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Police foil lake suicide of man who texted ‘goodbye’ and ‘sorry’

Marine Officer Marcus Buenrostro (left) Sgt. Karl Hajdu prevented man from committing suicide along lakefront. | Rich Hein~Sun-Times

Marine Officer Marcus Buenrostro (left) and Sgt. Karl Hajdu prevented a man from committing suicide along the lakefront. | Rich Hein~Sun-Times

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Updated: June 13, 2013 6:30PM



Oftentimes, when police receive reports of someone committing suicide in Lake Michigan, they arrive to find only a pile of clothes — sometimes neatly folded at the water’s edge — and are too late to intervene.

So when officers crested a hill near Montrose Harbor and shined their flashlights on a man untying his shoes as waves slapped against a nearby breakwall, they hesitated for a moment in disbelief.

For once, they faced the private prelude rather than the aftermath of the deed.

“I ran down there and grabbed him right away,” Officer Marcus Buenrostro, 40, said about the May 2 incident. “I could feel him try to make a motion towards the water, but we blocked his path.”

Moments earlier, Buenrostro, a police marine unit officer stationed near Navy Pier, had received word from police in west suburban Addison that the cellphone signal of a suicidal man had been tracked to the area near Montrose Harbor. The man had texted his family: “goodbye” and “sorry.”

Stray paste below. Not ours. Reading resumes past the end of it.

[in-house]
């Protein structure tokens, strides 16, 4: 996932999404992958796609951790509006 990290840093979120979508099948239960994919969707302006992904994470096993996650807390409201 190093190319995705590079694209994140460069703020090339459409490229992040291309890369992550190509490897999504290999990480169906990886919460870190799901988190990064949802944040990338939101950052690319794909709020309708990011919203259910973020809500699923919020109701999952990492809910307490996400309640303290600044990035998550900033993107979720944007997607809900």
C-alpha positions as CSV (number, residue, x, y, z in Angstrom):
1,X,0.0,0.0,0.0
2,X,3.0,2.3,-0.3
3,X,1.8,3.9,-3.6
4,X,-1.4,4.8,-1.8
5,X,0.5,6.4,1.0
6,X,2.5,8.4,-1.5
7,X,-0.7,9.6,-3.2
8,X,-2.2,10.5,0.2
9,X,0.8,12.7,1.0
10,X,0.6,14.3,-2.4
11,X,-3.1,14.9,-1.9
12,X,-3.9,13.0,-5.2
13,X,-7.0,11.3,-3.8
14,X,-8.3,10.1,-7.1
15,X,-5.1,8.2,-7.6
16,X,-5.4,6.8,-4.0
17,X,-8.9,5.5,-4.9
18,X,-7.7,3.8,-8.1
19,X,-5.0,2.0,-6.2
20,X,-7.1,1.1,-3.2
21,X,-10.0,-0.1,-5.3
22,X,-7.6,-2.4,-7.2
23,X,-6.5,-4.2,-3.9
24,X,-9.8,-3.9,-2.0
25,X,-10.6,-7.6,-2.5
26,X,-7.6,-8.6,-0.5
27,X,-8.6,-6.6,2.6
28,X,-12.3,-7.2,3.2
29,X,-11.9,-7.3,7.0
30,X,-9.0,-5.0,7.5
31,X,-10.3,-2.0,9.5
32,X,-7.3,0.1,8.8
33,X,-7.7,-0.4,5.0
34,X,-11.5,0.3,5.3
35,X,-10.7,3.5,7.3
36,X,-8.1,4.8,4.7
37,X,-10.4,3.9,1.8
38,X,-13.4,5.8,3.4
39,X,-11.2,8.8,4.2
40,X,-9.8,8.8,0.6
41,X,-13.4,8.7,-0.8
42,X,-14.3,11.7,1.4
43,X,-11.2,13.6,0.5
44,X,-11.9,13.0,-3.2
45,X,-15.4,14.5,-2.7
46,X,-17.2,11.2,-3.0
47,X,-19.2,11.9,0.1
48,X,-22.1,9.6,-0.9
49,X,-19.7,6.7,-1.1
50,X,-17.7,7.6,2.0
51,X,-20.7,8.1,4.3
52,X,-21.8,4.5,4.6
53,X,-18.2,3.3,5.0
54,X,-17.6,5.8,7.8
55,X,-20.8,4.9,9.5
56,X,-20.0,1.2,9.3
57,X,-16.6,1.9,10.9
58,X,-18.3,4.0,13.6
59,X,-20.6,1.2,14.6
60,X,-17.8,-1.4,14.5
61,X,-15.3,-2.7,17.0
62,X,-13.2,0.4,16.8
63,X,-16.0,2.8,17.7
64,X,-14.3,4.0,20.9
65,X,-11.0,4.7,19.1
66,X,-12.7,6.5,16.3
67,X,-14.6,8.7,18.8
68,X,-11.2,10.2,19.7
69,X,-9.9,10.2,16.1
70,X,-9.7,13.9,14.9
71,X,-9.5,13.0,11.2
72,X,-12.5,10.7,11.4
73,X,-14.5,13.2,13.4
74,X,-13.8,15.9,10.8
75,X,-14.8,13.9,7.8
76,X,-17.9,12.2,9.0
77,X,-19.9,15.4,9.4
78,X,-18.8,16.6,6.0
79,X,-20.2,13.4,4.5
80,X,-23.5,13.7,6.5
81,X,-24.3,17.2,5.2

Less than 10 minutes later, after speeding north on Lake Shore Drive under sirens and lights, Buenrostro arrived in the harbor parking lot with three other officers.

Seconds later, in a stroke of luck, the officers found the suicidal man’s Pontiac and made a beeline for the water, where they found the man, who was in his 20s, crouching down undoing his shoelaces.

“Usually when we get there, they’ve already done what they wanted to do. You’re just recovering these people, and you never really feel anything,” said Buenrostro, who estimates he has dealt with at least 36 suicides in Lake Michigan and the Chicago River during his 12-year-career, all after the fact. “So it was pretty cool to get there this time. There wasn’t one hiccup in getting there. . . . It just wasn’t his time to go.”



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